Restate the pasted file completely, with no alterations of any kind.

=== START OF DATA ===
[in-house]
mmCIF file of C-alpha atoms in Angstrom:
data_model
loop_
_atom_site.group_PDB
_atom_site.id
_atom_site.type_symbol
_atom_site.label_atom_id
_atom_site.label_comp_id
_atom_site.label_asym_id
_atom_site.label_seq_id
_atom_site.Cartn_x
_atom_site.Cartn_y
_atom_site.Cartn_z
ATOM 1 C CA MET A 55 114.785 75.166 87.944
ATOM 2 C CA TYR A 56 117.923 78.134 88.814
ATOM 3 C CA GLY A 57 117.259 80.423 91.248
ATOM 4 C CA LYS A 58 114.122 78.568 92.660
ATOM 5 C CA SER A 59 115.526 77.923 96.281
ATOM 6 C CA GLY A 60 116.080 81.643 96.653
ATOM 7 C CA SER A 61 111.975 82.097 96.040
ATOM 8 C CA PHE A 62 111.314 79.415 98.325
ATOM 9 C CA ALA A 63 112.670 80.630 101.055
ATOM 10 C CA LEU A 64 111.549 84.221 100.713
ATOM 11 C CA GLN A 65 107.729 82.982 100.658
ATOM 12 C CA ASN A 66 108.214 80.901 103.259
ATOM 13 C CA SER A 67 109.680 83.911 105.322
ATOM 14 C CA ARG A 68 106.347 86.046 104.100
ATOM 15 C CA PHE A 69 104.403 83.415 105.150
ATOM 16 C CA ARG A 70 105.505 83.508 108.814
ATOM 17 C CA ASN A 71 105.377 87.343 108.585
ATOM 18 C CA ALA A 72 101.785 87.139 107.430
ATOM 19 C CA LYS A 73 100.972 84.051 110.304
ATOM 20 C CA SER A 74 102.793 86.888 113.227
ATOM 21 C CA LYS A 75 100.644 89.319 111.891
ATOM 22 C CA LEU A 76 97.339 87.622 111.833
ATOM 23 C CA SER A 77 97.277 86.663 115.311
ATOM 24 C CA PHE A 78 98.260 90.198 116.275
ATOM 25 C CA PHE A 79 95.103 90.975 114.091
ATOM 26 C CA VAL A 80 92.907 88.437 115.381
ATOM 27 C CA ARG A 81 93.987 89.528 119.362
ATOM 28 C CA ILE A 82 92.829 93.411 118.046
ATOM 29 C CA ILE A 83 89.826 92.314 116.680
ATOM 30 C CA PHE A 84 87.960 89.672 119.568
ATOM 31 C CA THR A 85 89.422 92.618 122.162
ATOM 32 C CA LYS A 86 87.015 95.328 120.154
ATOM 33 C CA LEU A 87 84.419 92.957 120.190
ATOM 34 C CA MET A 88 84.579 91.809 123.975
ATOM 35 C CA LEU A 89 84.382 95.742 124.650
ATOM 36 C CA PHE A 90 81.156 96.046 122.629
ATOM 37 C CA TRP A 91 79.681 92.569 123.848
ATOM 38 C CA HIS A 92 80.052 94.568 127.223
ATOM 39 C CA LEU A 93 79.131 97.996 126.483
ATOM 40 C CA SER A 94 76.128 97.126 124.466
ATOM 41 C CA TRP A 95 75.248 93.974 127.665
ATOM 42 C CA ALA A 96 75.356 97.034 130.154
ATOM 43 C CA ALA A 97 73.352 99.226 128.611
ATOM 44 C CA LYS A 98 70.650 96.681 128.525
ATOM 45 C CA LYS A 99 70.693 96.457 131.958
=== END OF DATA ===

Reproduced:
[in-house]
mmCIF file of C-alpha atoms in Angstrom:
data_model
loop_
_atom_site.group_PDB
_atom_site.id
_atom_site.type_symbol
_atom_site.label_atom_id
_atom_site.label_comp_id
_atom_site.label_asym_id
_atom_site.label_seq_id
_atom_site.Cartn_x
_atom_site.Cartn_y
_atom_site.Cartn_z
ATOM 1 C CA MET A 55 114.785 75.166 87.944
ATOM 2 C CA TYR A 56 117.923 78.134 88.814
ATOM 3 C CA GLY A 57 117.259 80.423 91.248
ATOM 4 C CA LYS A 58 114.122 78.568 92.660
ATOM 5 C CA SER A 59 115.526 77.923 96.281
ATOM 6 C CA GLY A 60 116.080 81.643 96.653
ATOM 7 C CA SER A 61 111.975 82.097 96.040
ATOM 8 C CA PHE A 62 111.314 79.415 98.325
ATOM 9 C CA ALA A 63 112.670 80.630 101.055
ATOM 10 C CA LEU A 64 111.549 84.221 100.713
ATOM 11 C CA GLN A 65 107.729 82.982 100.658
ATOM 12 C CA ASN A 66 108.214 80.901 103.259
ATOM 13 C CA SER A 67 109.680 83.911 105.322
ATOM 14 C CA ARG A 68 106.347 86.046 104.100
ATOM 15 C CA PHE A 69 104.403 83.415 105.150
ATOM 16 C CA ARG A 70 105.505 83.508 108.814
ATOM 17 C CA ASN A 71 105.377 87.343 108.585
ATOM 18 C CA ALA A 72 101.785 87.139 107.430
ATOM 19 C CA LYS A 73 100.972 84.051 110.304
ATOM 20 C CA SER A 74 102.793 86.888 113.227
ATOM 21 C CA LYS A 75 100.644 89.319 111.891
ATOM 22 C CA LEU A 76 97.339 87.622 111.833
ATOM 23 C CA SER A 77 97.277 86.663 115.311
ATOM 24 C CA PHE A 78 98.260 90.198 116.275
ATOM 25 C CA PHE A 79 95.103 90.975 114.091
ATOM 26 C CA VAL A 80 92.907 88.437 115.381
ATOM 27 C CA ARG A 81 93.987 89.528 119.362
ATOM 28 C CA ILE A 82 92.829 93.411 118.046
ATOM 29 C CA ILE A 83 89.826 92.314 116.680
ATOM 30 C CA PHE A 84 87.960 89.672 119.568
ATOM 31 C CA THR A 85 89.422 92.618 122.162
ATOM 32 C CA LYS A 86 87.015 95.328 120.154
ATOM 33 C CA LEU A 87 84.419 92.957 120.190
ATOM 34 C CA MET A 88 84.579 91.809 123.975
ATOM 35 C CA LEU A 89 84.382 95.742 124.650
ATOM 36 C CA PHE A 90 81.156 96.046 122.629
ATOM 37 C CA TRP A 91 79.681 92.569 123.848
ATOM 38 C CA HIS A 92 80.052 94.568 127.223
ATOM 39 C CA LEU A 93 79.131 97.996 126.483
ATOM 40 C CA SER A 94 76.128 97.126 124.466
ATOM 41 C CA TRP A 95 75.248 93.974 127.665
ATOM 42 C CA ALA A 96 75.356 97.034 130.154
ATOM 43 C CA ALA A 97 73.352 99.226 128.611
ATOM 44 C CA LYS A 98 70.650 96.681 128.525
ATOM 45 C CA LYS A 99 70.693 96.457 131.958